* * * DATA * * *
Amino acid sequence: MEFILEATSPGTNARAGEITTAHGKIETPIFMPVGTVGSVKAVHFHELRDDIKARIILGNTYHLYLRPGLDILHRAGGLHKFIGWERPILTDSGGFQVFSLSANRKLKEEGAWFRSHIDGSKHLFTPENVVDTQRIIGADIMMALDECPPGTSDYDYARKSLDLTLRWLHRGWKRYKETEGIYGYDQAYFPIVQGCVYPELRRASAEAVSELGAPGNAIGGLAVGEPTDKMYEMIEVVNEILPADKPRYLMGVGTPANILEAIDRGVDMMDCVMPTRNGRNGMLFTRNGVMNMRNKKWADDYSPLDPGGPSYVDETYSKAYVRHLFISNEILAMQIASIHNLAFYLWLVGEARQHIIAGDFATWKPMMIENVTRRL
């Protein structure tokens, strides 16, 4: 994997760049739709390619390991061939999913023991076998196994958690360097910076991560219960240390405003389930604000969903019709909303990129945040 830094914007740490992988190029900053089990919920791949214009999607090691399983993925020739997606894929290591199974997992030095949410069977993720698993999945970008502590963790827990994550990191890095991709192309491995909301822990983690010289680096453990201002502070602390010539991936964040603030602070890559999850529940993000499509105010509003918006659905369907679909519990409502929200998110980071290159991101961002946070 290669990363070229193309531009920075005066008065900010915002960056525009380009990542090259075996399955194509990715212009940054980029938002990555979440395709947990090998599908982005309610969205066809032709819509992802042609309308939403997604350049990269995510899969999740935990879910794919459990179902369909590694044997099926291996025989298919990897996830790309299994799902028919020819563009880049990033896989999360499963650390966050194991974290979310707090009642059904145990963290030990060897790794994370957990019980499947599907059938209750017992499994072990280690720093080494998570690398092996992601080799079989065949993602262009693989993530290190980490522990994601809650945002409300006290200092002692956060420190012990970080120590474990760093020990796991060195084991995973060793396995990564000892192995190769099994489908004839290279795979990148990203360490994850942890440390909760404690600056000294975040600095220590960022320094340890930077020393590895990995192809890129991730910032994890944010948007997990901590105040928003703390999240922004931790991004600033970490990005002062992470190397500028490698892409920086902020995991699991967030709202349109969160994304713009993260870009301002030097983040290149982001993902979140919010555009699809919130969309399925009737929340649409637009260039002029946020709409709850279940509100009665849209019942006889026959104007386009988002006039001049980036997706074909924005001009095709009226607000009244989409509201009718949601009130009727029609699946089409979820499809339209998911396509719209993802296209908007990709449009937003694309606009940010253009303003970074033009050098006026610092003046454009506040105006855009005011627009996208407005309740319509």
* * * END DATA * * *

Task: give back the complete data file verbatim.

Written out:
Amino acid sequence: MEFILEATSPGTNARAGEITTAHGKIETPIFMPVGTVGSVKAVHFHELRDDIKARIILGNTYHLYLRPGLDILHRAGGLHKFIGWERPILTDSGGFQVFSLSANRKLKEEGAWFRSHIDGSKHLFTPENVVDTQRIIGADIMMALDECPPGTSDYDYARKSLDLTLRWLHRGWKRYKETEGIYGYDQAYFPIVQGCVYPELRRASAEAVSELGAPGNAIGGLAVGEPTDKMYEMIEVVNEILPADKPRYLMGVGTPANILEAIDRGVDMMDCVMPTRNGRNGMLFTRNGVMNMRNKKWADDYSPLDPGGPSYVDETYSKAYVRHLFISNEILAMQIASIHNLAFYLWLVGEARQHIIAGDFATWKPMMIENVTRRL
């Protein structure tokens, strides 16, 4: 994997760049739709390619390991061939999913023991076998196994958690360097910076991560219960240390405003389930604000969903019709909303990129945040 830094914007740490992988190029900053089990919920791949214009999607090691399983993925020739997606894929290591199974997992030095949410069977993720698993999945970008502590963790827990994550990191890095991709192309491995909301822990983690010289680096453990201002502070602390010539991936964040603030602070890559999850529940993000499509105010509003918006659905369907679909519990409502929200998110980071290159991101961002946070 290669990363070229193309531009920075005066008065900010915002960056525009380009990542090259075996399955194509990715212009940054980029938002990555979440395709947990090998599908982005309610969205066809032709819509992802042609309308939403997604350049990269995510899969999740935990879910794919459990179902369909590694044997099926291996025989298919990897996830790309299994799902028919020819563009880049990033896989999360499963650390966050194991974290979310707090009642059904145990963290030990060897790794994370957990019980499947599907059938209750017992499994072990280690720093080494998570690398092996992601080799079989065949993602262009693989993530290190980490522990994601809650945002409300006290200092002692956060420190012990970080120590474990760093020990796991060195084991995973060793396995990564000892192995190769099994489908004839290279795979990148990203360490994850942890440390909760404690600056000294975040600095220590960022320094340890930077020393590895990995192809890129991730910032994890944010948007997990901590105040928003703390999240922004931790991004600033970490990005002062992470190397500028490698892409920086902020995991699991967030709202349109969160994304713009993260870009301002030097983040290149982001993902979140919010555009699809919130969309399925009737929340649409637009260039002029946020709409709850279940509100009665849209019942006889026959104007386009988002006039001049980036997706074909924005001009095709009226607000009244989409509201009718949601009130009727029609699946089409979820499809339209998911396509719209993802296209908007990709449009937003694309606009940010253009303003970074033009050098006026610092003046454009506040105006855009005011627009996208407005309740319509």